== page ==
I hadn’t gone twenty yards when I heard my name and Gatsby stepped from between two bushes into the path. I must have felt pretty weird by that time, because I could think of nothing except the luminosity of his pink suit under the moon.
“What are you doing?” I inquired.
“Just standing here, old sport.”
Somehow, that seemed a despicable occupation. For all I knew he was going to rob the house in a moment; I wouldn’t have been surprised to see sinister faces, the faces of ‘Wolfsheim’s people,’ behind him in the dark shrubbery.
“Did you see any trouble on the road?” he asked after a minute.
“Was she killed?”
“I thought so; I told Daisy I thought so. It’s better that the shock should all come at once. She stood it pretty well.”
He spoke as if Daisy’s reaction was the only thing that mattered.
“I got to West Egg by a side road,” he went on, “and left the car in my garage. I don’t think anybody saw us, but of course I can’t be sure.”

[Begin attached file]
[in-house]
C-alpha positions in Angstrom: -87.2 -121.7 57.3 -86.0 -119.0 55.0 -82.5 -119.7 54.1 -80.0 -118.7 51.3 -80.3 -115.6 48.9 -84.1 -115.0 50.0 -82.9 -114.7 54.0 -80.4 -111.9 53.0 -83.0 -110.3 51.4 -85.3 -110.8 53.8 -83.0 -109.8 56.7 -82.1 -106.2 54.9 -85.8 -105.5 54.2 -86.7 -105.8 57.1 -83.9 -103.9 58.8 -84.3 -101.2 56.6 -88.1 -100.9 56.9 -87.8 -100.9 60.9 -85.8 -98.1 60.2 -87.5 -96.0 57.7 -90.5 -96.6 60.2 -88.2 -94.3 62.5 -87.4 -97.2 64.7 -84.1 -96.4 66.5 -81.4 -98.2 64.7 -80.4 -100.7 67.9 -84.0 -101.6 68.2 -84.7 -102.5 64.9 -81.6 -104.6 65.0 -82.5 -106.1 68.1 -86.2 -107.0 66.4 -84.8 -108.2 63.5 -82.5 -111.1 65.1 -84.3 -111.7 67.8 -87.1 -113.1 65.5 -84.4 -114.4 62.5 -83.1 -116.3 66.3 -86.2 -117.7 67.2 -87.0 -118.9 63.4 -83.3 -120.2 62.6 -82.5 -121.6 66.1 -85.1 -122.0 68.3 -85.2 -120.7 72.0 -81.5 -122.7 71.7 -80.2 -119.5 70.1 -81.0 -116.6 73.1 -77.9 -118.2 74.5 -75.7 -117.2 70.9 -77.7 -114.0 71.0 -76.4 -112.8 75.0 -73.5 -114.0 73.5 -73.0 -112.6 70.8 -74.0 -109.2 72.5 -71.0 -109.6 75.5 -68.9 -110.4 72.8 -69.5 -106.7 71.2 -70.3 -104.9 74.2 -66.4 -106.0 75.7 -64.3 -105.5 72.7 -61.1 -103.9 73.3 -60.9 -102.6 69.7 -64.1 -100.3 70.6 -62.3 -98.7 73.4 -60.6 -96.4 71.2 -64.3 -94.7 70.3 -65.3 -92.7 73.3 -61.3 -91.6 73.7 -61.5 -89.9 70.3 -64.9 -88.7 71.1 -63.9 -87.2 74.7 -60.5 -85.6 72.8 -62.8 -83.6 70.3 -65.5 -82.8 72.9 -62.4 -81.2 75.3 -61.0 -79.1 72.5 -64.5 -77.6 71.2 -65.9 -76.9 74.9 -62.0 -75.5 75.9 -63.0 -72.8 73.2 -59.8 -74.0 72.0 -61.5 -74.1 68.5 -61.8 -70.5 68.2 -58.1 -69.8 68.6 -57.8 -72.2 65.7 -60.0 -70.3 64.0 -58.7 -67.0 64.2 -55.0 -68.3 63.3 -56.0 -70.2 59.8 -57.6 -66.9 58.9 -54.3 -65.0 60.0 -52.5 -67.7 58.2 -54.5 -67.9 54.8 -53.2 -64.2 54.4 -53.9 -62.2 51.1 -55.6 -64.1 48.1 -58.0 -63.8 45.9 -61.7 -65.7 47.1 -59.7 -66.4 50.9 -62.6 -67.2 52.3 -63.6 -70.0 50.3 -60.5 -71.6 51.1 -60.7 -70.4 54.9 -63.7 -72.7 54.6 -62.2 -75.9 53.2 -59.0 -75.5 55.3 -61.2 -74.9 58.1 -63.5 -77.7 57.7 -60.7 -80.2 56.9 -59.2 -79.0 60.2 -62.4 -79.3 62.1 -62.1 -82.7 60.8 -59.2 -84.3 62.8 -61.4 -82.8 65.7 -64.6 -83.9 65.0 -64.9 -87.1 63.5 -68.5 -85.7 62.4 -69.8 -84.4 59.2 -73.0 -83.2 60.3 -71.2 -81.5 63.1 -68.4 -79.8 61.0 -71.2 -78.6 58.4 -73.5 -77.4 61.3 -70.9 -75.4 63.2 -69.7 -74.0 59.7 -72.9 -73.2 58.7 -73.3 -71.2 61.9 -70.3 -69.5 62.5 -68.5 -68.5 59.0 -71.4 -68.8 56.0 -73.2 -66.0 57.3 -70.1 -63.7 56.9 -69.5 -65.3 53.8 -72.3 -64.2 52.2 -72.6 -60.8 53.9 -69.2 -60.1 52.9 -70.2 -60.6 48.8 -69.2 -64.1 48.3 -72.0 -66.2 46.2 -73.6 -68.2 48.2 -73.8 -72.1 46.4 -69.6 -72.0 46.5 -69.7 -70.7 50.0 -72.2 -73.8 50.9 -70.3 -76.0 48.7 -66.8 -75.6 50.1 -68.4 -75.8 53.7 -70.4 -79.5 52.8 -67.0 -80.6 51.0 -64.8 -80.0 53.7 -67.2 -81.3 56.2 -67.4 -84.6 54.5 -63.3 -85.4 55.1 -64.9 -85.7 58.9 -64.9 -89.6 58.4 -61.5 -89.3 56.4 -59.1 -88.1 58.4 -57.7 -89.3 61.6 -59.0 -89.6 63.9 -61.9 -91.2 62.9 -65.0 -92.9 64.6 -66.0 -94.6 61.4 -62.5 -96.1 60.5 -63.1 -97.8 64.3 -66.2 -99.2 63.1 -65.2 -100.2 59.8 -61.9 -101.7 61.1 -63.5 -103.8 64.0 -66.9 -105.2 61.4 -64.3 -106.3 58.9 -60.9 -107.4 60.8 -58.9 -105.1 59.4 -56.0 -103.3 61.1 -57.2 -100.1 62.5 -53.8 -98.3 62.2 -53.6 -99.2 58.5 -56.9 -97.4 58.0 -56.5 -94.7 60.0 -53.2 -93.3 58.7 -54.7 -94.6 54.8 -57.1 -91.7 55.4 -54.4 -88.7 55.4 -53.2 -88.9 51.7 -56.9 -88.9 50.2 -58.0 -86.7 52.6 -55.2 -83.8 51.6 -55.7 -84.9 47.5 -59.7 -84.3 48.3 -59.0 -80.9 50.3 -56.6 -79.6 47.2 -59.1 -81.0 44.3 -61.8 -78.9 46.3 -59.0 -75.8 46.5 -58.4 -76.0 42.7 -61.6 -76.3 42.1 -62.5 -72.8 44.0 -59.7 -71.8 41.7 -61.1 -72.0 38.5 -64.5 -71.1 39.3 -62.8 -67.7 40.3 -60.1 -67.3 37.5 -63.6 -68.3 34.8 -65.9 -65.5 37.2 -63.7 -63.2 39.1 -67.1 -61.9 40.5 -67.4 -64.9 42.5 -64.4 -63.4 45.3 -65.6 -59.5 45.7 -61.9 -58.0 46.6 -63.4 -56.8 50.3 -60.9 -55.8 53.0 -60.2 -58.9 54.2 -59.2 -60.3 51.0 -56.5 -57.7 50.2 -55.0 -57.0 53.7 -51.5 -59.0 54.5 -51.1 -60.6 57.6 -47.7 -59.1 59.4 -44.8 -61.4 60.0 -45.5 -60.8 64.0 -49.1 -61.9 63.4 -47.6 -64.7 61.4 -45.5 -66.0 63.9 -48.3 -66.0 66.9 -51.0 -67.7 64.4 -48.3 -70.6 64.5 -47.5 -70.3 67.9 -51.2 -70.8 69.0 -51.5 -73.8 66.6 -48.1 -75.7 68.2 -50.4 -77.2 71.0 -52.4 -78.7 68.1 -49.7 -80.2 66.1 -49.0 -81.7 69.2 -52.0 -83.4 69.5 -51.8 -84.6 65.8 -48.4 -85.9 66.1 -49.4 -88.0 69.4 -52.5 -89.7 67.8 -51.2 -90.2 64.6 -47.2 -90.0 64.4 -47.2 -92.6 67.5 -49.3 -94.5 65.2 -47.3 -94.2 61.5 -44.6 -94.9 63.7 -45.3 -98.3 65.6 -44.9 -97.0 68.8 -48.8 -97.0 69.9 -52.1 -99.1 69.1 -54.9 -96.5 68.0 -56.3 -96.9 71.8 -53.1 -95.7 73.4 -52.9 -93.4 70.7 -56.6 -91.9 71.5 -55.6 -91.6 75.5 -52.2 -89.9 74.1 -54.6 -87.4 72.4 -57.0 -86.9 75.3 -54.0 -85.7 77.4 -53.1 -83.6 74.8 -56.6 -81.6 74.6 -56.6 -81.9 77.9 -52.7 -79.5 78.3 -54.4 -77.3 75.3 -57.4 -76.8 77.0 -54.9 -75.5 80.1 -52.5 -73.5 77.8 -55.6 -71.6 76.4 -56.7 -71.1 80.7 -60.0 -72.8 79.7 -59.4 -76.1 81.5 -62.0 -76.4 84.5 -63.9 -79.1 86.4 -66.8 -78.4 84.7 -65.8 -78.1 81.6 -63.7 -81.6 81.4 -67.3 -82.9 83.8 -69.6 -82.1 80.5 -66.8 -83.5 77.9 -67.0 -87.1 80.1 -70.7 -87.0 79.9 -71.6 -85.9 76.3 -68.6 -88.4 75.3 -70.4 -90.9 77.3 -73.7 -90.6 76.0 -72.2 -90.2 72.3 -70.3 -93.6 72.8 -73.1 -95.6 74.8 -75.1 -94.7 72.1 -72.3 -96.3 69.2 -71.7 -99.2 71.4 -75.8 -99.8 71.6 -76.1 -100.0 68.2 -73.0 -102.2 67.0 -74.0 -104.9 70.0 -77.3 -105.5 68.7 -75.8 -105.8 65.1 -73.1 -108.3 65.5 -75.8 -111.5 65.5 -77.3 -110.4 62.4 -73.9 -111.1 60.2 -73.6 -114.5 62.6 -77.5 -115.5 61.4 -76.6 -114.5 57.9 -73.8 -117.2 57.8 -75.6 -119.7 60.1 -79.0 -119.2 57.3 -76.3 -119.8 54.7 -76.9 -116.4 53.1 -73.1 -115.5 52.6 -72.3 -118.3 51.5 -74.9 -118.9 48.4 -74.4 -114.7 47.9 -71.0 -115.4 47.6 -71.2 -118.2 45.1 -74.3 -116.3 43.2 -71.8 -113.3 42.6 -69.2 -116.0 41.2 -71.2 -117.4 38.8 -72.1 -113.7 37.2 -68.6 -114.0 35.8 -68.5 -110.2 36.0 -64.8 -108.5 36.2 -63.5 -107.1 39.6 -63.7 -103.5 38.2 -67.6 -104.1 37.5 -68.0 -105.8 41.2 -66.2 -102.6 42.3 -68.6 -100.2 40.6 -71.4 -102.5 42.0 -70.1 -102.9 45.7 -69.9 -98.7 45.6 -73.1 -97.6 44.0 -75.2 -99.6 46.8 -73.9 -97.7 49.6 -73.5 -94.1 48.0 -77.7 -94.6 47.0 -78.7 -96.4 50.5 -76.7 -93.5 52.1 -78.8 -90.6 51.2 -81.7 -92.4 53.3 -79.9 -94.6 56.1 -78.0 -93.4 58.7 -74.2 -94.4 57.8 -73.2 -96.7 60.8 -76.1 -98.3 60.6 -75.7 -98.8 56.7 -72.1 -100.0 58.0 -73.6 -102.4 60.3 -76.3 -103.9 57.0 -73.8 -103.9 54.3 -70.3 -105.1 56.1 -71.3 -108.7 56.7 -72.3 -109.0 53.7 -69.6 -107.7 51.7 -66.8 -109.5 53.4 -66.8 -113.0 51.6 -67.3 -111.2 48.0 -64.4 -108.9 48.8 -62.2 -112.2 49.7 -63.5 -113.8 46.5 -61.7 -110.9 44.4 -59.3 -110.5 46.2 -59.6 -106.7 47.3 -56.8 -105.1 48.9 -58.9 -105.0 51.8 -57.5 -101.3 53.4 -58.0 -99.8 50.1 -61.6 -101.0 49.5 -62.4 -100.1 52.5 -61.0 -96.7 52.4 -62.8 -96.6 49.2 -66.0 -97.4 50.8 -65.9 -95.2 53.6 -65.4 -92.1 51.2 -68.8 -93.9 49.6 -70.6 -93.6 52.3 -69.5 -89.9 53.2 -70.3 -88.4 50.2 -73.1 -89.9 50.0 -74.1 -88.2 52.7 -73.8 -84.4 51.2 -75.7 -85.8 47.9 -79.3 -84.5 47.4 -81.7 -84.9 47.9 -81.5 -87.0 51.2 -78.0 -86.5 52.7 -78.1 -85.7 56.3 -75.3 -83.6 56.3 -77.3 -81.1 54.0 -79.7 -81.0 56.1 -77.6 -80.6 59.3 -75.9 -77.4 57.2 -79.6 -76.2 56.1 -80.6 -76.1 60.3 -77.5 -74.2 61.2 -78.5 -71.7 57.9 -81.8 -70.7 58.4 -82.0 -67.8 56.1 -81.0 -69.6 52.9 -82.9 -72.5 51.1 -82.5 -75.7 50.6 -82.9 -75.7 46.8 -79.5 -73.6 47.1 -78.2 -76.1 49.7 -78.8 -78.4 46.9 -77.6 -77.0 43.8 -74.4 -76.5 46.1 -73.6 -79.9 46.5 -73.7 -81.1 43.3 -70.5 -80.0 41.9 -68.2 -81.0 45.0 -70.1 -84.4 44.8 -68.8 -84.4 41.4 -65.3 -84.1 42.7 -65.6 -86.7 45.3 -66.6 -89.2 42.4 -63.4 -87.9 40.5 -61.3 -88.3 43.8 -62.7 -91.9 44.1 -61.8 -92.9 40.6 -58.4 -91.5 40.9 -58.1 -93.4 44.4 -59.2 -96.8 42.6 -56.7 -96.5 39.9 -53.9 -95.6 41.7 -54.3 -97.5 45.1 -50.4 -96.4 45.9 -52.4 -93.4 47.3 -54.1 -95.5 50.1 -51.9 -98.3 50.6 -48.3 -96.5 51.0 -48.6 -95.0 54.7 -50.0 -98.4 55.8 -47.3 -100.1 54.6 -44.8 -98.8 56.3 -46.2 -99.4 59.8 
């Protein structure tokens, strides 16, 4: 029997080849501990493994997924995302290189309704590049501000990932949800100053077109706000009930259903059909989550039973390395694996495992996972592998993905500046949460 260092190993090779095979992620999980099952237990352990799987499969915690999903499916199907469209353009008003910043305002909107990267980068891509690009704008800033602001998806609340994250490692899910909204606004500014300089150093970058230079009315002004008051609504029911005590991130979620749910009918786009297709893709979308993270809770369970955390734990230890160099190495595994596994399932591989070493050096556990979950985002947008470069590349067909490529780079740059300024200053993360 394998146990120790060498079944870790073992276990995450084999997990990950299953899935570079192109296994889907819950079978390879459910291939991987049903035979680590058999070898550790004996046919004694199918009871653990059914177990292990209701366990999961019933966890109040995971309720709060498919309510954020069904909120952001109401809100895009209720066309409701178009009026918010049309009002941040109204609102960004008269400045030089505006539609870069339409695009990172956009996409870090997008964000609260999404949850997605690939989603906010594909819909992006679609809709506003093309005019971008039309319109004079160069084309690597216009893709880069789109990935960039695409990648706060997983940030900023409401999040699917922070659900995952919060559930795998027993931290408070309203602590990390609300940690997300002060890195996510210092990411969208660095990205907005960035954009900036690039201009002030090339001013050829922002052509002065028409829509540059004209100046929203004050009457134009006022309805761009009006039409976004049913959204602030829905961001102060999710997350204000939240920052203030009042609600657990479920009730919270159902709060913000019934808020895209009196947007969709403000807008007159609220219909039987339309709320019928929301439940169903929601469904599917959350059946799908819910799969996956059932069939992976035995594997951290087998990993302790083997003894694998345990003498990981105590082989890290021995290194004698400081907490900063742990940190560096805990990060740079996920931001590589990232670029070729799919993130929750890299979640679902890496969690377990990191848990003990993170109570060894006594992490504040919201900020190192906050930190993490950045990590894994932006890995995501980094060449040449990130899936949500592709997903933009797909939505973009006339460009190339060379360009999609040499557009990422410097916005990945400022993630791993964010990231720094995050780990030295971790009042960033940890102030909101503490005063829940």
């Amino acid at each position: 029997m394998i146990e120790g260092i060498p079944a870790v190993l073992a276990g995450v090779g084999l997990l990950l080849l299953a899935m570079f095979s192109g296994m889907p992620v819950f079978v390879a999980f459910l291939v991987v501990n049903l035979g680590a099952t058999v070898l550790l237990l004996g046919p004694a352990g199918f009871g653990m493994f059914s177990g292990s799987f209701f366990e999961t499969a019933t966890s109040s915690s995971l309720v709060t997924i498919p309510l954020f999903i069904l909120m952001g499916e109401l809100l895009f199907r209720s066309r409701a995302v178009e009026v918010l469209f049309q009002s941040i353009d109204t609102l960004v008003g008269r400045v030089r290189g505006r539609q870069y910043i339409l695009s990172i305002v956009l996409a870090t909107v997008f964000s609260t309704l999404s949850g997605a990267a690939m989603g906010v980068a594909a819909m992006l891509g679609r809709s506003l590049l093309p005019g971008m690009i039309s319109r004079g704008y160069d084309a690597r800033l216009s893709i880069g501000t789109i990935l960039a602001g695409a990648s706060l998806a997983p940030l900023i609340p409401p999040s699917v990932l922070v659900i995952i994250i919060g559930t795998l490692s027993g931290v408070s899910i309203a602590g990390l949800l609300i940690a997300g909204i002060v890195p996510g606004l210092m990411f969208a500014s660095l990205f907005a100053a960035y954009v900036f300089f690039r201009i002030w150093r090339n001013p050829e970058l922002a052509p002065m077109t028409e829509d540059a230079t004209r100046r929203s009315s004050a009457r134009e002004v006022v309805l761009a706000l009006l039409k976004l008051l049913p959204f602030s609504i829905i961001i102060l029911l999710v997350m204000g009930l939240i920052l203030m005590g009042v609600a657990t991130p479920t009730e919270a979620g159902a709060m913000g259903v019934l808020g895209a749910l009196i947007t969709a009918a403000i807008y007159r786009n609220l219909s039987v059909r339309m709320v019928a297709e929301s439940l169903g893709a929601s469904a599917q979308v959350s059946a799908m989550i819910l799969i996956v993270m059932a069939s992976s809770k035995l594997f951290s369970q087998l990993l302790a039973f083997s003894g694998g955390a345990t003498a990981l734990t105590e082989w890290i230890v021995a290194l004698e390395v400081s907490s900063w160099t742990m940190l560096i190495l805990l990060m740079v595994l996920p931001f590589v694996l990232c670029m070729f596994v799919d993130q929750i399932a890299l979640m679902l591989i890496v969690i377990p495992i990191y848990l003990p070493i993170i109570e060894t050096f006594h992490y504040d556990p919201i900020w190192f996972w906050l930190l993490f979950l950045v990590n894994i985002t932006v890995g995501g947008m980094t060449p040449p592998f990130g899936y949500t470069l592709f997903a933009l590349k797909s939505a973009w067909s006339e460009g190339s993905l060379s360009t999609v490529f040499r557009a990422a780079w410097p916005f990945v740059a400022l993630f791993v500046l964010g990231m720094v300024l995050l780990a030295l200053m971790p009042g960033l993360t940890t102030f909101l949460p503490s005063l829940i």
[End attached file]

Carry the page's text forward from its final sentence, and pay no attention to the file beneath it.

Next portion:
I disliked him so much by this time that I didn’t find it necessary to tell him he was wrong.
“Who was the woman?” he inquired.
“Her name was Wilson. Her husband owns the garage. How the devil did it happen?”
“Well, I tried to swing the wheel ——” He broke off, and suddenly I guessed at the truth.
“Was Daisy driving?”
“Yes,” he said after a moment, “but of course I’ll say I was. You see, when we left New York she was very nervous and she thought it would steady her to drive — and this woman rushed out at us just as we were passing a car coming the other way. It all happened in a minute, but it seemed to me that she wanted to speak to us, thought we were somebody she knew. Well, first Daisy turned away from the woman toward the other car, and then she lost her nerve and turned back. The second my hand reached the wheel I felt the shock — it must have killed her instantly.”
“It ripped her open ——”
“Don’t tell me, old sport.” He winced. “Anyhow — Daisy stepped on it. I tried to make her stop, but she couldn’t, so I